Adly reported to wield considerable power in the former regime appeared on the docks along with his six former aides and his indictment could sound more trouble for his former boss.
The minister who was country's top security official and spy pleaded innocent to charges of ordering the killing of unarmed protesters during the three-week-long uprising.
The Cairo Criminal Court after initial submissions and reading of charges adjourned the trial till May 21. The powerful former interior minister has also been called to answer to charges that he withdrew police from the streets of Cairo in the early days of protest, triggering a lawless free for all.
A recent government judicial panel has said that 850 people were killed and more than several thousand wounded during 18 days of massive street protests in the Egyptian capital.
The trial proceedings were held in the New Cairo Court in Taggamu el Khamis area, a suburb of Cairo, amid heavy security presence of armed forces and police.
Adly was one of the most hated and feared figures of the old regime, his removal and putting him on trial was one of the main demands in the Egyptian uprising.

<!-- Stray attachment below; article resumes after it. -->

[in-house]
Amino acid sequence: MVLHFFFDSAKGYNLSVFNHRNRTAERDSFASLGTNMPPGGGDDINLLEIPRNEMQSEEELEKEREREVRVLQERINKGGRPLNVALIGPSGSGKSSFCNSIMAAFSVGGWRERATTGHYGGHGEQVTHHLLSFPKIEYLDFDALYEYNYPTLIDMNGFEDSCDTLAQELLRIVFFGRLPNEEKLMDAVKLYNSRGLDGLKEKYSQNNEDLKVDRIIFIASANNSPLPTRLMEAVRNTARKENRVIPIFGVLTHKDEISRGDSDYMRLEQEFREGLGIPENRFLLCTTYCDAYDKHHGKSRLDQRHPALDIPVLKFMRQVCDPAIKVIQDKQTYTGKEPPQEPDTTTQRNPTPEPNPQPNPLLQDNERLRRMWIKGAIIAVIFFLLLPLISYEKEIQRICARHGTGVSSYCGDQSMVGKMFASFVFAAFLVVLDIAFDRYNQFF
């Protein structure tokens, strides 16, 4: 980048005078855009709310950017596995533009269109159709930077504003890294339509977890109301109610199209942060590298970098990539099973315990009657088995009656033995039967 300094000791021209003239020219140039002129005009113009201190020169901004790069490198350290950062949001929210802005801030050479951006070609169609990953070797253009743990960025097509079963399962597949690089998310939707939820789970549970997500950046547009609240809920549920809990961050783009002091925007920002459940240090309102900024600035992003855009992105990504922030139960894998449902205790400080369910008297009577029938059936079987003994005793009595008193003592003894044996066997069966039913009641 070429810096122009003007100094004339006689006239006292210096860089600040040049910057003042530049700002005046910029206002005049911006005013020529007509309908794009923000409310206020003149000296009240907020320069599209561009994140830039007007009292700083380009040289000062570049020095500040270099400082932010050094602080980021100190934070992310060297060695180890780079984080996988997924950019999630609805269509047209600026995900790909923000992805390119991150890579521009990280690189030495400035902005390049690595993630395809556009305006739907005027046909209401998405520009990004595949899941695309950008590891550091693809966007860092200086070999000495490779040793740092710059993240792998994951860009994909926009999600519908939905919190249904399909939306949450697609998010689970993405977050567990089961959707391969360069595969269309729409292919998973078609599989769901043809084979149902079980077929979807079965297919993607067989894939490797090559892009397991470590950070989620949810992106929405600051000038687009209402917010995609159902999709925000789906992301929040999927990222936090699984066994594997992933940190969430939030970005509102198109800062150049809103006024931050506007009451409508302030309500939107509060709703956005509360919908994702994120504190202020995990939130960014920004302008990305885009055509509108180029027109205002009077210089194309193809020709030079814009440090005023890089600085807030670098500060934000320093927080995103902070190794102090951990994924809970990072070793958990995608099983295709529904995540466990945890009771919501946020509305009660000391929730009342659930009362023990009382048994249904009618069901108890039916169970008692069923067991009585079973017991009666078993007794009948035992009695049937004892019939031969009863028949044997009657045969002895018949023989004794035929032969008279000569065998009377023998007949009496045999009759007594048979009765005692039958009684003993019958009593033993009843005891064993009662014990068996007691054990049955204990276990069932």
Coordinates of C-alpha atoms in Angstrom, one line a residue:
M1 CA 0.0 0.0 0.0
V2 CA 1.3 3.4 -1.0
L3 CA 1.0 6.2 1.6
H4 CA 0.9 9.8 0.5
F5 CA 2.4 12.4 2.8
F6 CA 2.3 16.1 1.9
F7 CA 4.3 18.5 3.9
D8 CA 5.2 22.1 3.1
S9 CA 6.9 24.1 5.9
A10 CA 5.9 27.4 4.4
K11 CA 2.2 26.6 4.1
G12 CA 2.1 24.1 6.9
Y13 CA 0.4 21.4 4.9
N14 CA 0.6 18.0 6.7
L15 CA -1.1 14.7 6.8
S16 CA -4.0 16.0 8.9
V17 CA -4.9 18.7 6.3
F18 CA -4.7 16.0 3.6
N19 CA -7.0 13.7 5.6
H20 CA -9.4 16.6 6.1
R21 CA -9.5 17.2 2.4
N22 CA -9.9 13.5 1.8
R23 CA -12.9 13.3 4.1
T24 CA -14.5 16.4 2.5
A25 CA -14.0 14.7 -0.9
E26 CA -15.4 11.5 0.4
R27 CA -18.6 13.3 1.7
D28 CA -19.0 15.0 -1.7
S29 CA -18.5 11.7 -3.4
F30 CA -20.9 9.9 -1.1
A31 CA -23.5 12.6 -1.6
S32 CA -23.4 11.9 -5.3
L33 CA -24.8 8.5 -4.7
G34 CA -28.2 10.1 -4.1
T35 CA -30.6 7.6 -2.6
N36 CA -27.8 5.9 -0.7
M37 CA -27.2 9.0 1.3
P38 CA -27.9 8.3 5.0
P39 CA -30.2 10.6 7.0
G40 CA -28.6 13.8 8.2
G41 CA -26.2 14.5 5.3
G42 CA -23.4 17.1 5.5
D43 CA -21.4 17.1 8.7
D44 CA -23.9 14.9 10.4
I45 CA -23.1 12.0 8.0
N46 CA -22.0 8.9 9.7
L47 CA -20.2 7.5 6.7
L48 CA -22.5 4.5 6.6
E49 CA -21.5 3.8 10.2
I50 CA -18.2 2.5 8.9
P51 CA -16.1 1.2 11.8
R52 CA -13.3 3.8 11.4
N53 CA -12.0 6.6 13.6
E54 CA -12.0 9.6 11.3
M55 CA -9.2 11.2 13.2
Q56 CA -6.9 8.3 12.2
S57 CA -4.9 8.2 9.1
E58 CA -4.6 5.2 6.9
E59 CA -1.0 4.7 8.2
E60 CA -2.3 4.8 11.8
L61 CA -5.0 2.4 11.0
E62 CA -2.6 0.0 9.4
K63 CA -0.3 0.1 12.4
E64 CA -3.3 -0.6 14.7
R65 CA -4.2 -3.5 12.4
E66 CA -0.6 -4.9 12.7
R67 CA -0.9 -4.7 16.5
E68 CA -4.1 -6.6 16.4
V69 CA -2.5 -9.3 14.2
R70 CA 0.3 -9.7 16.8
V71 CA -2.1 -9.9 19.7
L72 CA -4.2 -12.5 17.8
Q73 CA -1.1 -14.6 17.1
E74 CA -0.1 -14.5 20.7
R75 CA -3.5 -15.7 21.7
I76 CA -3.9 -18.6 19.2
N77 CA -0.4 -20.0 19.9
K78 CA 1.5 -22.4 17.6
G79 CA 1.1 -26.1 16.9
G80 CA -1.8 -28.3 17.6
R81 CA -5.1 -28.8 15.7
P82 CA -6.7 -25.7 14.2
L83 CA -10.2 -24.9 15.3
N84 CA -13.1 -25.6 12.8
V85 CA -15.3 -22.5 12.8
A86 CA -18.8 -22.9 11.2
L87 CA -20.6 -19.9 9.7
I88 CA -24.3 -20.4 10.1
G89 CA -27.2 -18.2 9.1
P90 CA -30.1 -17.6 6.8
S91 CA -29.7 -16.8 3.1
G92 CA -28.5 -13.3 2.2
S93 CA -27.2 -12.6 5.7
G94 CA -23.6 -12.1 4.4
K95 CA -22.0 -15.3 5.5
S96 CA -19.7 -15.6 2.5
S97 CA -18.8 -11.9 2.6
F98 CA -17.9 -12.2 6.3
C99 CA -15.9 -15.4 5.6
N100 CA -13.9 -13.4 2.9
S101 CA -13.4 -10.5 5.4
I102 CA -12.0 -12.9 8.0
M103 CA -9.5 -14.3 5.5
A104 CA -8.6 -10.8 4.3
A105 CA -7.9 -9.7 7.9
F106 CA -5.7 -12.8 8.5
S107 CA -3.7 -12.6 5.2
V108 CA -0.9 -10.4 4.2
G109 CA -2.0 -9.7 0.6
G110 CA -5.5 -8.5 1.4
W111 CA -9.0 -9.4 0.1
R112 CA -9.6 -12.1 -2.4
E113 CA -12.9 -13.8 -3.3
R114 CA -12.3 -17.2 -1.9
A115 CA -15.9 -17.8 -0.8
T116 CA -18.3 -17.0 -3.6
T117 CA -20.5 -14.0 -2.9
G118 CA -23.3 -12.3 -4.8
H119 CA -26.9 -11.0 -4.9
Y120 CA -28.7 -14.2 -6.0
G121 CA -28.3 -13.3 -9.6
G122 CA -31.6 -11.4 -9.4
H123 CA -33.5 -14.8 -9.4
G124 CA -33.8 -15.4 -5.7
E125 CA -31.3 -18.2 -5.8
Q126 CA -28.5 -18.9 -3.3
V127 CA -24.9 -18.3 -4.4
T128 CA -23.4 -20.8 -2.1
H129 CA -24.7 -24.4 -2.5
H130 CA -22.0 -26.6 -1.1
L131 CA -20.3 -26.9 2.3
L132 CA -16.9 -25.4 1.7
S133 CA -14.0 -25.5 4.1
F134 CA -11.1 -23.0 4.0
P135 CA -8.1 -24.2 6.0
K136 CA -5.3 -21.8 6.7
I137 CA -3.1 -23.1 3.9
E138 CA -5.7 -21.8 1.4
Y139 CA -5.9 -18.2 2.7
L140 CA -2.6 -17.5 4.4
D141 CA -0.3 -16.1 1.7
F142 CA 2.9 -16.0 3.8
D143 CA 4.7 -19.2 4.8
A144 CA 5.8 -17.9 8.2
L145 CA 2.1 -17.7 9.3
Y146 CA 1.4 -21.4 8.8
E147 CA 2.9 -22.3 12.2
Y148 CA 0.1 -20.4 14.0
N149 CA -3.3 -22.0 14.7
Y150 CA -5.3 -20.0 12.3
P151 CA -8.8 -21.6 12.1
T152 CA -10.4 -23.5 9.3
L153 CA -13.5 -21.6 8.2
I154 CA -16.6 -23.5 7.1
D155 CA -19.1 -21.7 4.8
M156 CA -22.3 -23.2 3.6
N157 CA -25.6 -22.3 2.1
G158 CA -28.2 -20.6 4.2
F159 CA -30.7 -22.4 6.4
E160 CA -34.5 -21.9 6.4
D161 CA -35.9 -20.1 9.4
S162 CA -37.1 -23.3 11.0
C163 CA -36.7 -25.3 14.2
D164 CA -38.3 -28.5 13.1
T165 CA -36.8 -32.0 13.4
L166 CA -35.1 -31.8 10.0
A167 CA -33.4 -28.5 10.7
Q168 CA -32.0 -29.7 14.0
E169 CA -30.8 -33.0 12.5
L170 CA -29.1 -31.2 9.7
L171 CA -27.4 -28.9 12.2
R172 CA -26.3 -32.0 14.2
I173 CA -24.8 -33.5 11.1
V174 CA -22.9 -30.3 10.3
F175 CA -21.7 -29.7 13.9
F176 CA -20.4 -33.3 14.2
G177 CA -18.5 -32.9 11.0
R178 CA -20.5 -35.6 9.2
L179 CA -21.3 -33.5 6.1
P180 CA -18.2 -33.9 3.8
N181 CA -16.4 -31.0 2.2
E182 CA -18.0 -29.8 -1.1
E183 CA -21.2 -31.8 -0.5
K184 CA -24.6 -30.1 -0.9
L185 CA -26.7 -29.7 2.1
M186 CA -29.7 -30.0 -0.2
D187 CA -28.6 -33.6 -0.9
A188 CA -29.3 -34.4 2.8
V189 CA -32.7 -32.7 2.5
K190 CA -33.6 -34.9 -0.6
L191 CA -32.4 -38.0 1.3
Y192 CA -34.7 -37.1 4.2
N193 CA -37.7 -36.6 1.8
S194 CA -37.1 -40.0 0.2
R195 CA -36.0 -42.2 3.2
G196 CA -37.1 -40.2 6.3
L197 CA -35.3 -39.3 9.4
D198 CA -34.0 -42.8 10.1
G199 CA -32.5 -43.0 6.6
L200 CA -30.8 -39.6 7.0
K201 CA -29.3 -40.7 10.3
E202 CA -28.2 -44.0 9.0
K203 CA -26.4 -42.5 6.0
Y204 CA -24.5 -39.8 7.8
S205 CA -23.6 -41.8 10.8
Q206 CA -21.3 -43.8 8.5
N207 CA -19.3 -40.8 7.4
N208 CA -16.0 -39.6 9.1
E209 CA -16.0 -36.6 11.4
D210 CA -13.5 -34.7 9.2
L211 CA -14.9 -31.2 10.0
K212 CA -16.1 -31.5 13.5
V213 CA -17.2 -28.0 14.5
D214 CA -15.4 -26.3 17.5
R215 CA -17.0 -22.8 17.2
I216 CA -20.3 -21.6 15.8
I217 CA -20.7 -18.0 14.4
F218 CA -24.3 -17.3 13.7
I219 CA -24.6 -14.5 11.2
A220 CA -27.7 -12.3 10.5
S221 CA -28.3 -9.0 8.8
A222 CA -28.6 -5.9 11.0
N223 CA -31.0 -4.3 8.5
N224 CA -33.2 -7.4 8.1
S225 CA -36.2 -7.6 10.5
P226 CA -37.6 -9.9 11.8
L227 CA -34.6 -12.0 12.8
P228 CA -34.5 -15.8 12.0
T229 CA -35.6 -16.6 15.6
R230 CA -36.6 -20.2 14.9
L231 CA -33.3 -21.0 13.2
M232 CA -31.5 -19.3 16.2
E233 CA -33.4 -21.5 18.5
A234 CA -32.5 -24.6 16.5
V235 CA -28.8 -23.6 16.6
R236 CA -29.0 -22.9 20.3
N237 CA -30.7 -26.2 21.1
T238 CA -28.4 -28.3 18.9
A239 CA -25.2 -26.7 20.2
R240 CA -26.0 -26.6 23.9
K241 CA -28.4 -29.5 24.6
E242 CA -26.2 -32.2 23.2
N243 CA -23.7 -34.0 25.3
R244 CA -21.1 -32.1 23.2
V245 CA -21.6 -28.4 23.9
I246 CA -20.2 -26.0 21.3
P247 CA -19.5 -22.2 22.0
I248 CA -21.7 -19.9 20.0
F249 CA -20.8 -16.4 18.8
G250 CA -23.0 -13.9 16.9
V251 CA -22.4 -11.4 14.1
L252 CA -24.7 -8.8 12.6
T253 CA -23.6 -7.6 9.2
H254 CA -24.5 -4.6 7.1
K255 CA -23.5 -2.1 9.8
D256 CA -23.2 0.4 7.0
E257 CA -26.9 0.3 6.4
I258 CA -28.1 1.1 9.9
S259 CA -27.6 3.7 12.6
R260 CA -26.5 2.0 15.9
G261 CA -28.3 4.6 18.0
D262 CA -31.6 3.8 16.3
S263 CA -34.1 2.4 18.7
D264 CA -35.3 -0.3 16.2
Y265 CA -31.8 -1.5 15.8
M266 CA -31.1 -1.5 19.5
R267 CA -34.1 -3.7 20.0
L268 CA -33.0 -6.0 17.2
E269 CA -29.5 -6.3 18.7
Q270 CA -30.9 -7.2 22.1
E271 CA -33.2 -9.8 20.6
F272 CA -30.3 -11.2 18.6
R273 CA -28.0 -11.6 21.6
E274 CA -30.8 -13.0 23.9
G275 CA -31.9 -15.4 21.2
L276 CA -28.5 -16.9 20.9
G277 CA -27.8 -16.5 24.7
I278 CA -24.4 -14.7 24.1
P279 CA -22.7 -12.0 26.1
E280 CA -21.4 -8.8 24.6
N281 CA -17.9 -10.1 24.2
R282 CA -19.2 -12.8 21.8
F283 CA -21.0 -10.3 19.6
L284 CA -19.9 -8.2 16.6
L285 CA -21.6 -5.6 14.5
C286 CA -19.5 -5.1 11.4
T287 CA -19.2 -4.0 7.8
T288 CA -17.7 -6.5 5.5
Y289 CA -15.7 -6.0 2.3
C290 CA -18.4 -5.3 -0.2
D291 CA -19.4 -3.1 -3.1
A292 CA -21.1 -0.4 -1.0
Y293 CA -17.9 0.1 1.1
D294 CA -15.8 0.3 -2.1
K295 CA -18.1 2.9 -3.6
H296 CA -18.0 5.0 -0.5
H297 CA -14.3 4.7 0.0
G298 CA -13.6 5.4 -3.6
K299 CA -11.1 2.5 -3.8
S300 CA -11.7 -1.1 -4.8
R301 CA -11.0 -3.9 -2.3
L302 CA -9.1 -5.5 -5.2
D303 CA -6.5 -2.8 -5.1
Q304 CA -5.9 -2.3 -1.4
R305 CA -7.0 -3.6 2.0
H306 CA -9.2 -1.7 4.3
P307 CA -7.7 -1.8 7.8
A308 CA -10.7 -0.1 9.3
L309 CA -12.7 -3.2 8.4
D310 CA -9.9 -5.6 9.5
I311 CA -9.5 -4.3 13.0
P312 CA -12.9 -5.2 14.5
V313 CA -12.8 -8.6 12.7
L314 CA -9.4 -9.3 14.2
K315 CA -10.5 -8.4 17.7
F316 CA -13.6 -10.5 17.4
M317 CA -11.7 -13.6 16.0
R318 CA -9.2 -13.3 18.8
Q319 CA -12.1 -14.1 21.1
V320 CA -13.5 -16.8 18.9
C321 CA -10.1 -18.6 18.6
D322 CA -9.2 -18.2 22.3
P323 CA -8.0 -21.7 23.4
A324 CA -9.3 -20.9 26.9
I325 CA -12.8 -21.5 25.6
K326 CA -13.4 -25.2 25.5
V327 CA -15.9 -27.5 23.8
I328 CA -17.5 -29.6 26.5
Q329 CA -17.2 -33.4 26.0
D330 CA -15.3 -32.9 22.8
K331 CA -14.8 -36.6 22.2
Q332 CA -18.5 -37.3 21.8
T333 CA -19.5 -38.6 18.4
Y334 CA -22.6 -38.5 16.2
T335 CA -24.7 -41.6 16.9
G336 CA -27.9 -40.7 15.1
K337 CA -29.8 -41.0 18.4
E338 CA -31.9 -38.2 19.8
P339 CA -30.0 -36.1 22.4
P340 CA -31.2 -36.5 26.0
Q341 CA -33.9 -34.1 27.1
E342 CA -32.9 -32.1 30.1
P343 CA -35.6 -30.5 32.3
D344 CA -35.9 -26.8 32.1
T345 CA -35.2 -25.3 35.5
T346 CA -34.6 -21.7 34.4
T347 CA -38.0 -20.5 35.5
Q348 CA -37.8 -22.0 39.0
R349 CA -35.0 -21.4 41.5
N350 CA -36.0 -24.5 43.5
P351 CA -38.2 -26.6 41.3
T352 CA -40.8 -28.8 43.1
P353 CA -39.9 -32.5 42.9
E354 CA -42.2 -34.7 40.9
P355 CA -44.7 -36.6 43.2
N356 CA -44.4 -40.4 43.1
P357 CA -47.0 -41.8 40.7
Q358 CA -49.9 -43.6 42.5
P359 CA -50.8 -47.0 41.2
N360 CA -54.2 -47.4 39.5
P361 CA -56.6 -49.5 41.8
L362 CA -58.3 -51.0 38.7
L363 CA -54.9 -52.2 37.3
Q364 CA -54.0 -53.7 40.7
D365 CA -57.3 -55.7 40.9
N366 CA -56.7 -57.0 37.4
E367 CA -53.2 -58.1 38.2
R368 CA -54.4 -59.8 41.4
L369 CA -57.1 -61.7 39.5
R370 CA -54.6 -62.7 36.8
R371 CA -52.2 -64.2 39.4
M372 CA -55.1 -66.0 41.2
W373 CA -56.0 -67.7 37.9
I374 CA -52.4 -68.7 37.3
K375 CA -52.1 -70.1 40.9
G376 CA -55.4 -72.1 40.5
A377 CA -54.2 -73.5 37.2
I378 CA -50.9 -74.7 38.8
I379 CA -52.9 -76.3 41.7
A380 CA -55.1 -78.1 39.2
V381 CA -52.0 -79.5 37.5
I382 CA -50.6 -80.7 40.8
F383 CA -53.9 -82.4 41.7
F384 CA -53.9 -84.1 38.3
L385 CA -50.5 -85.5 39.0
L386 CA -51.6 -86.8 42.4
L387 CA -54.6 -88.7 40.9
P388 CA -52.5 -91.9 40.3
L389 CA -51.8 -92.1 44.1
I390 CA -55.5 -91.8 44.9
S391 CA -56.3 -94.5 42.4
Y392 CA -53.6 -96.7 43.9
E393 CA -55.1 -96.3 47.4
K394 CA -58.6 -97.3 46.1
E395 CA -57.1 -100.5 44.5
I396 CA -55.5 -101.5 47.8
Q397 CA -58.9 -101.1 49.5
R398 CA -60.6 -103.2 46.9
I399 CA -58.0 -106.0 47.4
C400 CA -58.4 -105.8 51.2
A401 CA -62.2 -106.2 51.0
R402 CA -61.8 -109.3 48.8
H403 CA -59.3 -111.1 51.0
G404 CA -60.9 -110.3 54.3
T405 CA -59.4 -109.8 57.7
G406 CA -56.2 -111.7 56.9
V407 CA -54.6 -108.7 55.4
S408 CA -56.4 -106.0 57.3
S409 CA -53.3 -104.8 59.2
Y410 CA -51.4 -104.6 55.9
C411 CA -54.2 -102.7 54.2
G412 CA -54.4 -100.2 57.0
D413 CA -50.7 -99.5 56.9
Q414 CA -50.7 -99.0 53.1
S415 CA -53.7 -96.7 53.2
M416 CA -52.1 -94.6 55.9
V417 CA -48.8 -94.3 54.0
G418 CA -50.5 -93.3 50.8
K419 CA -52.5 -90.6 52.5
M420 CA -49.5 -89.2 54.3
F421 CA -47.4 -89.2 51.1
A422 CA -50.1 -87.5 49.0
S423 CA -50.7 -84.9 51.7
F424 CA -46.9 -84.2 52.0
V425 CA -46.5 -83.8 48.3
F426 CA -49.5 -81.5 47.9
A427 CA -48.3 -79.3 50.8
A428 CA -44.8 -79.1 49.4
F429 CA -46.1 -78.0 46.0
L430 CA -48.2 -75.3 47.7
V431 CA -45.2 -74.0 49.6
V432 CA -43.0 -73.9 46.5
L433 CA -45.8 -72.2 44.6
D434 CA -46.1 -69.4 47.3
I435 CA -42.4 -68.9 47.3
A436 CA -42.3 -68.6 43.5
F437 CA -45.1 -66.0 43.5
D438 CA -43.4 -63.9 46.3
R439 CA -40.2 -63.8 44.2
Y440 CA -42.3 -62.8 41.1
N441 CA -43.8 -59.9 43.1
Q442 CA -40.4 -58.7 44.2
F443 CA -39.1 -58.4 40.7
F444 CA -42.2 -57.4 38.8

The former minister along with a German businessman and former finance minister Yusuf Boutros-Ghali is also accused of illegally profiting by abuse of office.
The trial judge did not allow public into the court premises during the hearing, but hundreds of protesters who claimed to have lost loved ones in the uprising held a noisy demonstration outside, shouting "death penalty for Adly."
Two other former ministers Samih Fahmi and Mahmmud Latif have also been sent notices to answer charges of selling natural gas to Israel below market prices, leading to a loss to exchequer of USD 714 million.
Meanwhile, reports said that the former president whose detention has been extended by 15 days more, is likely to be shifted to Tora prison hospital. His two sons Alaa and Gamal are imprisoned in the same jail.